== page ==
E-Crime Wales Summit points way to future
The fourth e-Crime Wales Summit in Newport demonstrated that Wales has made huge progress in the battle against e-crime and is now at the forefront. The summit was opened by master of ceremonies Jamie Owen of BBC Wales, who described the scale of the problem – a third of 1000 Welsh companies and citizens recently surveyed had suffered losses averaging £500 in the last year, almost half do not carry out regular security checks, and one in five victims of e-crime apparently take no action in the aftermath.
However Ieuan Wyn Jones, Deputy First Minister of the Welsh Assembly and Minister for the Economy and Transport, was enthusiastic about the progress that has been made by e-crime Wales – a collaboration between the Welsh Assembly, the four Welsh Police forces, the Home Office, Get Safe Online and nine commercial partners that has provided security guidance and support to businesses in Wales since 2004.
For the first time, the Serious and Organised Crime Agency (SOCA) was represented at the summit. Deputy Director Sharon Lemon disputed that e-crime is a special category, describing it primarily as an extension of conventional crime, merely facilitated by information technology. However, she pointed out how significant such facilitation can be, mentioning virtual criminal gangs who have carried out major fraud without the members ever having met – similarly to the web site defacers recently arrested in Spain. She commented “find the money and you find the criminal”, and indicated that the SOCA considers disruption of e-crime as important a remit as its investigation.
In a presentation on security awareness, Microsoft Security Specialist Thomas Karlsson stressed that the overwhelming problem is not clever technological attacks, but lack of user awareness. He reminded delegates of Kevin Mitnick and quoted some Microsoft research in which 100 per cent of respondents clicked on a link that expressly stated “do not click on this link – it will download a virus”. When asked, they generally said “I wanted to see what would happen”.
Among the breakout sessions was a seminar led by Stefan Fafinski of 1871 Ltd on the place of law in protection against e-crime. A consensus emerged that more and increasingly complex law provides little protection without reliable and consistent enforcement. Fafinski cited two cases: a man who mailbombed his ex-employer who was merely sentenced to a curfew and a security expert who was fined for demonstrating a weakness in a site to which he wished to subscribe. He concluded that the Computer Misuse Act is still not fully perfected and is still subject to conceptual legal problems.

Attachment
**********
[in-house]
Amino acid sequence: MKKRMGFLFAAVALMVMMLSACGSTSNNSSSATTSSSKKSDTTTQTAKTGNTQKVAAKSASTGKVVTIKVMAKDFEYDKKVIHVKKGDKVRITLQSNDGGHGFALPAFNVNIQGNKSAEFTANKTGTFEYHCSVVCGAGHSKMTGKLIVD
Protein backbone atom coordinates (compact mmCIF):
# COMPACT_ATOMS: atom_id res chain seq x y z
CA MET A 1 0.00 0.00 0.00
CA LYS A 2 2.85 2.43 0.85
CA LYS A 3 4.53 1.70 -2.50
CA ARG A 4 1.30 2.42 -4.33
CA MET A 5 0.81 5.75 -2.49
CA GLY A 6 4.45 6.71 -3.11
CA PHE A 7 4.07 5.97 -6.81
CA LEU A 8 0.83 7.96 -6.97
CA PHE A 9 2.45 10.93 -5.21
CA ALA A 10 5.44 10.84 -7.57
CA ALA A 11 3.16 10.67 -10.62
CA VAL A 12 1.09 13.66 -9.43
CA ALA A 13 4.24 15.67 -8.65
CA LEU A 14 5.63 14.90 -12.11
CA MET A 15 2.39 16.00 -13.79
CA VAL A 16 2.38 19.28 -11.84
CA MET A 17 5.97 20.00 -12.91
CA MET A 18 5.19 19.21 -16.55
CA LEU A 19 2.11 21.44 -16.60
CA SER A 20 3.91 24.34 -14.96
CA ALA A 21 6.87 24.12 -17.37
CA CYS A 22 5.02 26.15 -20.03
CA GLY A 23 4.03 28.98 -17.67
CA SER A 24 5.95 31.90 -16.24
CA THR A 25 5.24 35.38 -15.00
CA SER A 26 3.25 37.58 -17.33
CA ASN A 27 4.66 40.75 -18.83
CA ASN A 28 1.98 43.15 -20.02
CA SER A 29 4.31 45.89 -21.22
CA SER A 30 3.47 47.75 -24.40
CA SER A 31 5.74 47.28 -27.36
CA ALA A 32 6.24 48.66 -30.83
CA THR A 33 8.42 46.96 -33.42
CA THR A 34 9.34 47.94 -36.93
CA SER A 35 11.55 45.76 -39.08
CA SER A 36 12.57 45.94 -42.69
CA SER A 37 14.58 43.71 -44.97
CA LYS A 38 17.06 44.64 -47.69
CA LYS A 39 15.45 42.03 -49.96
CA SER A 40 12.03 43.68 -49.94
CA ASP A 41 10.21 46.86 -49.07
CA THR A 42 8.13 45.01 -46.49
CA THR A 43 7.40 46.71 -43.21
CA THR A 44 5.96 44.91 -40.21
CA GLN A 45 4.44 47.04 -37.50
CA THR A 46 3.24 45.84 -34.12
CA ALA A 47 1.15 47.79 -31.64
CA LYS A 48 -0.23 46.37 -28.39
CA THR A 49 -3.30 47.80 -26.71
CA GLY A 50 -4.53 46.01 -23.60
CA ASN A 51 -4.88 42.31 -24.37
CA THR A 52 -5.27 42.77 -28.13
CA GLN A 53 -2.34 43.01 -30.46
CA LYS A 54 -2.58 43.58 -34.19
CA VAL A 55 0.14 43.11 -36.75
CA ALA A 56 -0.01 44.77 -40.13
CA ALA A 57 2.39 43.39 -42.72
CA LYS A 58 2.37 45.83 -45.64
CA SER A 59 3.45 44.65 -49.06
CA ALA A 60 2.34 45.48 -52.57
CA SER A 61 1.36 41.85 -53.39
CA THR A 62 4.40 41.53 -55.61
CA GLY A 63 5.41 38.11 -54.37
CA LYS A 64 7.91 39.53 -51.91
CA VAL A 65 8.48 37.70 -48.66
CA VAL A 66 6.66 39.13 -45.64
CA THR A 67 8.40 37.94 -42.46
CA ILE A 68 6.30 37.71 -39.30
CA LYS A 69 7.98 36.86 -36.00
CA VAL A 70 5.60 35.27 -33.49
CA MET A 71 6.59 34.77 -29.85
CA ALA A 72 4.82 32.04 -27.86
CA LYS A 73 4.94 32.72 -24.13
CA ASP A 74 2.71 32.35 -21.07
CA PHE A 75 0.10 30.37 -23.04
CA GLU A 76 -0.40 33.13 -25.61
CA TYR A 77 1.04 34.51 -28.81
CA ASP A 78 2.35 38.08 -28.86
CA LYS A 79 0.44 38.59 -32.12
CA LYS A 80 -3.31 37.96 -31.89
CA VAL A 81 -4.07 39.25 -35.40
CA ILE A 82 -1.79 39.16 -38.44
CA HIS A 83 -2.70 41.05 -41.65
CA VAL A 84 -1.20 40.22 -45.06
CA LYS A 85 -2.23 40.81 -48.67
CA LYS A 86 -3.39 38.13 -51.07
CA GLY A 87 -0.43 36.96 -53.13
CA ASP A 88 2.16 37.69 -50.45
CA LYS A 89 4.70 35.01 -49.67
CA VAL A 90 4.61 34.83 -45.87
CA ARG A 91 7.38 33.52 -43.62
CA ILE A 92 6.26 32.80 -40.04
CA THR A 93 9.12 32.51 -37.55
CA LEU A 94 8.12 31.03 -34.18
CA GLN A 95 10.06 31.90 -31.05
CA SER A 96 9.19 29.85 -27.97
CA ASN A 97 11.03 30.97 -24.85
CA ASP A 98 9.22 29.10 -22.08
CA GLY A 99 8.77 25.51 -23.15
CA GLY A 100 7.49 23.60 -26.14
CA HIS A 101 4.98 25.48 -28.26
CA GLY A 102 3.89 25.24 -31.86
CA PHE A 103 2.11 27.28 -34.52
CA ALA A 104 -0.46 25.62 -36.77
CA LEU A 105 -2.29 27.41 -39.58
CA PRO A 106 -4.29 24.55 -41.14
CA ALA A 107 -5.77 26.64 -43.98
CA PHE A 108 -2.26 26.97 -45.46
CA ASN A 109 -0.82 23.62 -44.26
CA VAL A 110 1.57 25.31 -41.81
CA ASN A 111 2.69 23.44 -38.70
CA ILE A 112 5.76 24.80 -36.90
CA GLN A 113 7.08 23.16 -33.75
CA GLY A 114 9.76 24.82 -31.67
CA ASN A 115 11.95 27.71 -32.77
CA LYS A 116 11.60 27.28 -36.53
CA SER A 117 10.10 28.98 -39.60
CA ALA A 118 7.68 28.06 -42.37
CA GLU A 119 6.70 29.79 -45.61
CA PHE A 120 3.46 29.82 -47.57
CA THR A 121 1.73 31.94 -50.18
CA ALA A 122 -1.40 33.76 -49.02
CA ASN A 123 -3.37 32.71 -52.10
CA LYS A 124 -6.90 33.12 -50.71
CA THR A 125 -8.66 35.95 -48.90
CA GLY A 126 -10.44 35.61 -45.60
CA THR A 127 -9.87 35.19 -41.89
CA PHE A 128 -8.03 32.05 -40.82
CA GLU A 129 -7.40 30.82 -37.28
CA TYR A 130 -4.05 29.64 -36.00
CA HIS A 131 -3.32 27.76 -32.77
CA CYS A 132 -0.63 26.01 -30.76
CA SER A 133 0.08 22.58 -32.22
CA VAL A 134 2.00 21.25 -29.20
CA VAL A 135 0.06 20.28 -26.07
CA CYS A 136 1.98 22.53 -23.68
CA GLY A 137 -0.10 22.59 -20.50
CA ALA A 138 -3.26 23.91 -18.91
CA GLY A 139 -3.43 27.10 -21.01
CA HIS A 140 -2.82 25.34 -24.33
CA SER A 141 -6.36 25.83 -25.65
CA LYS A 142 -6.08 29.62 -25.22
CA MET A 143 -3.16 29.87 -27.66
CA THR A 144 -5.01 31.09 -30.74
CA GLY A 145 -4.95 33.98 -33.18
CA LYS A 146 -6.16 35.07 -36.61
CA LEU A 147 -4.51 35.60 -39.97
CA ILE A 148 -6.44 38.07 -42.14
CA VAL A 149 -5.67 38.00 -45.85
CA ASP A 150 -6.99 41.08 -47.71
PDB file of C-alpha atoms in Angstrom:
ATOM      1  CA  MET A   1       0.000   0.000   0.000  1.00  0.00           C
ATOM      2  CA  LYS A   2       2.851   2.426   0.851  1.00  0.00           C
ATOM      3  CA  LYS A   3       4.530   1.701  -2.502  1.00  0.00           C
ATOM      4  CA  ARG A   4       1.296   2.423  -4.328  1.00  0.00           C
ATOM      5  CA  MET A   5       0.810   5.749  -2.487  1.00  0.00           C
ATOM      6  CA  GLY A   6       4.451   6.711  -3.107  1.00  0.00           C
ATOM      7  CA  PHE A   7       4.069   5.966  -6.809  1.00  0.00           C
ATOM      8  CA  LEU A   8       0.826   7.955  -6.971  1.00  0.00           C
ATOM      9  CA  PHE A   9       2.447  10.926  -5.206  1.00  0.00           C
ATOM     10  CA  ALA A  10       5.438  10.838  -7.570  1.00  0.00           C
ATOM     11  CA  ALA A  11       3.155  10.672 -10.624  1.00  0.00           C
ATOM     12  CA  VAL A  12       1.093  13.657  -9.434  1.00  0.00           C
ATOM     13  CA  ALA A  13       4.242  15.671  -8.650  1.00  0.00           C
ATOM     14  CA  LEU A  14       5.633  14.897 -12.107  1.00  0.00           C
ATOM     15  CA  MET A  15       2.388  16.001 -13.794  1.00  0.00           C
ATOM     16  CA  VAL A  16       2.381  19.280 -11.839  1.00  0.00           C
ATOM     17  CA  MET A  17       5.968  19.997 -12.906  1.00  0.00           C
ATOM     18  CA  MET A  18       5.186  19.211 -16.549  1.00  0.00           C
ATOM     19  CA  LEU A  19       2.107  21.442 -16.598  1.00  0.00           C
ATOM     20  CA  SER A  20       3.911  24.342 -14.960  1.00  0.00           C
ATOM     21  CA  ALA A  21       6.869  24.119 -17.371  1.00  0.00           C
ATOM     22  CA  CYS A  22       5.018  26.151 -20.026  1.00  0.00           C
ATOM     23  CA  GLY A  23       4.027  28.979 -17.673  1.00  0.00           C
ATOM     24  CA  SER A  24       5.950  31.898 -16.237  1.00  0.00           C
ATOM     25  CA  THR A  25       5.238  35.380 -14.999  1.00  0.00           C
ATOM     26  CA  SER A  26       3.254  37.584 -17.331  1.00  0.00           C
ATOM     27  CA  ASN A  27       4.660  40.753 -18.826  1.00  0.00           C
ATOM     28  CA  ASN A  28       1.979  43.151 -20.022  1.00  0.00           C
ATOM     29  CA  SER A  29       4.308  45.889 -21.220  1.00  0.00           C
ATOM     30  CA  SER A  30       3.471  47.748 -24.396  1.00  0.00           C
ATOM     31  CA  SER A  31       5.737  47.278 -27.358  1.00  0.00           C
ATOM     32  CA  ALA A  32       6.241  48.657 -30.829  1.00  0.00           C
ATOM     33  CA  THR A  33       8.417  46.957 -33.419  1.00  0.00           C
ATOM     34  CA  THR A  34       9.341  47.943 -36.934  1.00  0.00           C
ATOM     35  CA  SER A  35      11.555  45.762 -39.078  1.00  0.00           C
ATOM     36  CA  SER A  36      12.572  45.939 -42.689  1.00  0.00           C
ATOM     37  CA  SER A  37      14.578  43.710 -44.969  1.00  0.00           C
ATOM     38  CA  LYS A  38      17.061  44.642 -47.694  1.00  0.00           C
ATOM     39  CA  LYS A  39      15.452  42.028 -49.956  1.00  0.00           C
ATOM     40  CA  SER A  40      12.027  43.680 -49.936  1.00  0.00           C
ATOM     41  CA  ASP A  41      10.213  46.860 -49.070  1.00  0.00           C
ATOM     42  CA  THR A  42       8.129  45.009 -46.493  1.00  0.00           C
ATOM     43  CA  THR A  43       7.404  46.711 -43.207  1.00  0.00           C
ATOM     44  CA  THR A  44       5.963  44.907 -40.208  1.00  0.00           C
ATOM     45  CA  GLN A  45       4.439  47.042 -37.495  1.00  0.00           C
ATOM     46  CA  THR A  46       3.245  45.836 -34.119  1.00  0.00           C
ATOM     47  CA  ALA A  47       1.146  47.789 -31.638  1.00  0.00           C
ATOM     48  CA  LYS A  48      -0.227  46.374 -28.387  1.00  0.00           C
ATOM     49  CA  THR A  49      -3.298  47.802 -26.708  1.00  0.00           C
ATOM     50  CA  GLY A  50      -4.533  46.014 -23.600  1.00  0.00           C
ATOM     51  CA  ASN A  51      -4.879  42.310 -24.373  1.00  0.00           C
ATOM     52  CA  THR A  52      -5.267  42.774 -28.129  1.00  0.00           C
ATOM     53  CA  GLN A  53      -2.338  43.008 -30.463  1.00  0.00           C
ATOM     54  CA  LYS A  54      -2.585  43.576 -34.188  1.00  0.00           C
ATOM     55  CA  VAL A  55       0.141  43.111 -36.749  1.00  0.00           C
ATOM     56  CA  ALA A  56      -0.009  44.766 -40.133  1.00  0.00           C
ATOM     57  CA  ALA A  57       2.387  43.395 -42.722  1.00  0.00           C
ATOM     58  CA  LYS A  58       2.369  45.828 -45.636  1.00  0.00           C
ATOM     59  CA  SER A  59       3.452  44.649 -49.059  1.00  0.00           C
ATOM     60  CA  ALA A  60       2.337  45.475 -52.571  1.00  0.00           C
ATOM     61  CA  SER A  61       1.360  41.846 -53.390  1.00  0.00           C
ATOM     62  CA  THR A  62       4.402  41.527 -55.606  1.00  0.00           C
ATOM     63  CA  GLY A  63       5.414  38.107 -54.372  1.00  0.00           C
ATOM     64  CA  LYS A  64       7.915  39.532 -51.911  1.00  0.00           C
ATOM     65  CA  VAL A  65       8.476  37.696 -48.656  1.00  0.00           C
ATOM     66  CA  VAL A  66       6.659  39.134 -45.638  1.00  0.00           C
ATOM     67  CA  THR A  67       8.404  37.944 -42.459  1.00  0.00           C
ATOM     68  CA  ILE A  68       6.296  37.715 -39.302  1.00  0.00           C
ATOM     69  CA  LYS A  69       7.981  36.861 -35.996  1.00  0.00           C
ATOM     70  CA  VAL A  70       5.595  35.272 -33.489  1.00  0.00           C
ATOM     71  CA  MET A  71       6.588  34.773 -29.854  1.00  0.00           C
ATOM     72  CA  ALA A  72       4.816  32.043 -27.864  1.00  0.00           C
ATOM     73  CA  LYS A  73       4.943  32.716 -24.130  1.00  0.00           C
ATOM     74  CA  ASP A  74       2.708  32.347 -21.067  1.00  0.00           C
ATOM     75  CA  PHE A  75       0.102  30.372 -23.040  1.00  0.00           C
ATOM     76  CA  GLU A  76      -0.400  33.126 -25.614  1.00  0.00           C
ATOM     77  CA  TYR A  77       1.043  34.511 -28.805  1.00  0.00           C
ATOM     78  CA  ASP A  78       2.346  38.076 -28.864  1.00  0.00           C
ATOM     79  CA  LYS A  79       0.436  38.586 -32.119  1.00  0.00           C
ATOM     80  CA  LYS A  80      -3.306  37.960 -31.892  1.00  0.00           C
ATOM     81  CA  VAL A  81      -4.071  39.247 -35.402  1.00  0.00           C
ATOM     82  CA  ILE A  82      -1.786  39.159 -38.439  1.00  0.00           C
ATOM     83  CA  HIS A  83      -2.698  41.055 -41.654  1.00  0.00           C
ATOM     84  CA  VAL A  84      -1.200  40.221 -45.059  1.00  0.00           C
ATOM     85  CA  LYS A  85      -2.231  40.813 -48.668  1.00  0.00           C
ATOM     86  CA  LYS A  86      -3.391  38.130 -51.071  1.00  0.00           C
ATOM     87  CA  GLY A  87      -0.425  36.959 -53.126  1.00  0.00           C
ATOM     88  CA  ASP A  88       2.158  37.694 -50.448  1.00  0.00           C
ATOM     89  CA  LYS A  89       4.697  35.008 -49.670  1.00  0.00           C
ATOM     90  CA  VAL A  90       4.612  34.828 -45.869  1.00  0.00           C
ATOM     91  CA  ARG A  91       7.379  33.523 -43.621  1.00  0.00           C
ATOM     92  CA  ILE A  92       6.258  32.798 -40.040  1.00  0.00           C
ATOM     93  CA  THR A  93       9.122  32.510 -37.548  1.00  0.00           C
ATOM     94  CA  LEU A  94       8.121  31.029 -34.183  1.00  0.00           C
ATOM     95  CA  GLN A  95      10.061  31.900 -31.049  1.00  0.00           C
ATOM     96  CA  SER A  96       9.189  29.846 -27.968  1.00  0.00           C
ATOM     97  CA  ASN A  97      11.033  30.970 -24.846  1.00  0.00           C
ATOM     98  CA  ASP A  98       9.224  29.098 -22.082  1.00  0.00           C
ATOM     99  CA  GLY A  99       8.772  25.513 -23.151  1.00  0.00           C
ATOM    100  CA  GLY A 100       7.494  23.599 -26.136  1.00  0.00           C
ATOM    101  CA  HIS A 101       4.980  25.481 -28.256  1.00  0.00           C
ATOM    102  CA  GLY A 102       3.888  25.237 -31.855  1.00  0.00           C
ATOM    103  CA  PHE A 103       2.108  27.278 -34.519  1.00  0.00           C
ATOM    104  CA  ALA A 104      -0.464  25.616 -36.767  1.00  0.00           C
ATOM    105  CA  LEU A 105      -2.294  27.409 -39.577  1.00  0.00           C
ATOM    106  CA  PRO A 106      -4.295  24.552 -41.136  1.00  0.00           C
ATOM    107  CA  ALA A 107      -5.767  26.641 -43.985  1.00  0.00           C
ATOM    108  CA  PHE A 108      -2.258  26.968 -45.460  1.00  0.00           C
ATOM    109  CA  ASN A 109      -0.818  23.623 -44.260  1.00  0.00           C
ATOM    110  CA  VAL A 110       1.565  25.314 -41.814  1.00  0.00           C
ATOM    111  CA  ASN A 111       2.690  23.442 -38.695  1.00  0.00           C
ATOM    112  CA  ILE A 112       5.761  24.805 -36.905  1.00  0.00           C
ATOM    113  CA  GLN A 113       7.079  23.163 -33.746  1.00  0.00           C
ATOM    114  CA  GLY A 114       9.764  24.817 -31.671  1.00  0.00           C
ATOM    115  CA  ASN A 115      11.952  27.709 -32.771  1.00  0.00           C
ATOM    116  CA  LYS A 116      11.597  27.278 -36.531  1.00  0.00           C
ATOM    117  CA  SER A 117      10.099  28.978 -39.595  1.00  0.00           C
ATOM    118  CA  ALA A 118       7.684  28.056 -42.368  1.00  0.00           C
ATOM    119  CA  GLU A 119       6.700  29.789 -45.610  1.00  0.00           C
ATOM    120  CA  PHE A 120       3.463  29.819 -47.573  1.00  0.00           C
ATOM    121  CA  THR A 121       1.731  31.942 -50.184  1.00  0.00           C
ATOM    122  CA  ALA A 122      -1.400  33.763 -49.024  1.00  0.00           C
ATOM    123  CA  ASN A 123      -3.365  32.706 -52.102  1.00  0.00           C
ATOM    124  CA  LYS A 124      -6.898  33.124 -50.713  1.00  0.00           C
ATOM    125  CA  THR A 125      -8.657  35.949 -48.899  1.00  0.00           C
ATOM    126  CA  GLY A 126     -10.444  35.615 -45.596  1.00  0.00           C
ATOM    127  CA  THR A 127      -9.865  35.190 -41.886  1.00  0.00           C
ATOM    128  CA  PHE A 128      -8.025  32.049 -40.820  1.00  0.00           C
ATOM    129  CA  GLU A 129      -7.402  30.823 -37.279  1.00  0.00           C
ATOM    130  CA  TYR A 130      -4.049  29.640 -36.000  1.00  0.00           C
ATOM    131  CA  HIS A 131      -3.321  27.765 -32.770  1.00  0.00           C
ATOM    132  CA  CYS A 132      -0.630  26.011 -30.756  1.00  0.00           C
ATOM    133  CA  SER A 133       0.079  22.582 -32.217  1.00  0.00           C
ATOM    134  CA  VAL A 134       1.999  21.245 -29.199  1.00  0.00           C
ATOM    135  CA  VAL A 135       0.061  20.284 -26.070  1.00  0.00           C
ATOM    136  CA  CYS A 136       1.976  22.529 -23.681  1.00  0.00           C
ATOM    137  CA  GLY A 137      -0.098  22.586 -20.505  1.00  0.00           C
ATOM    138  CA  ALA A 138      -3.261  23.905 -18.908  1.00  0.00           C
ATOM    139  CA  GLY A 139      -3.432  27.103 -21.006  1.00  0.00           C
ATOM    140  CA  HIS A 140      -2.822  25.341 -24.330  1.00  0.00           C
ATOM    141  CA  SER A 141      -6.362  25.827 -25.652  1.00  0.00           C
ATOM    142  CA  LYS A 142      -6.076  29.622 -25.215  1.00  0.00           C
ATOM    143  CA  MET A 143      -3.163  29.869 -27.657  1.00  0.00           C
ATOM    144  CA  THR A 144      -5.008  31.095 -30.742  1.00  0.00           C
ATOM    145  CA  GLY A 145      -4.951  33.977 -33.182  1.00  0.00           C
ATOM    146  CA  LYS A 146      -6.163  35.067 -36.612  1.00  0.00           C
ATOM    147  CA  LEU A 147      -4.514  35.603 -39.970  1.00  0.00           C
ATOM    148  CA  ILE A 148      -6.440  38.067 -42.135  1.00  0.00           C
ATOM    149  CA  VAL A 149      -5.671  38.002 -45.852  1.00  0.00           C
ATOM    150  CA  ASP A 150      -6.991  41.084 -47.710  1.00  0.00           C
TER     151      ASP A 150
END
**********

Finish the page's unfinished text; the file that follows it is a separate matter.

Tony Neate, managing director of Get Safe Online told heise Security that he was very optimistic about the progress that has been made in the four years since e-crime Wales got off the ground. He pointed out that the initiative is not just a talking shop, but that real deliverables are available now to support business and individuals.
In answer to the question: what key attributes have made Wales a leader in the fight against e-crime, e-crime Wales chairman Detective Chief Superintendent Chris Corcoran said it is the wholehearted commitment of all participants including the Welsh Assembly, which has also provided generous funding. To carry this level of success forward to the UK at large, he stated that all participants must have a voice.
The final sessions of the summit were dominated by discussion of awareness and training. In a lively presentation, Martin Smith of the Security Company asserted that lack of user awareness is the biggest barrier to overall security. He compared security breaches with airline disasters, which seldom result from a single cause, but more frequently from chance coincidence of numerous minor contributory factors. The summit ended with a floor debate on the relative responsibilities of ISPs, law enforcement and users, in securing internet usage.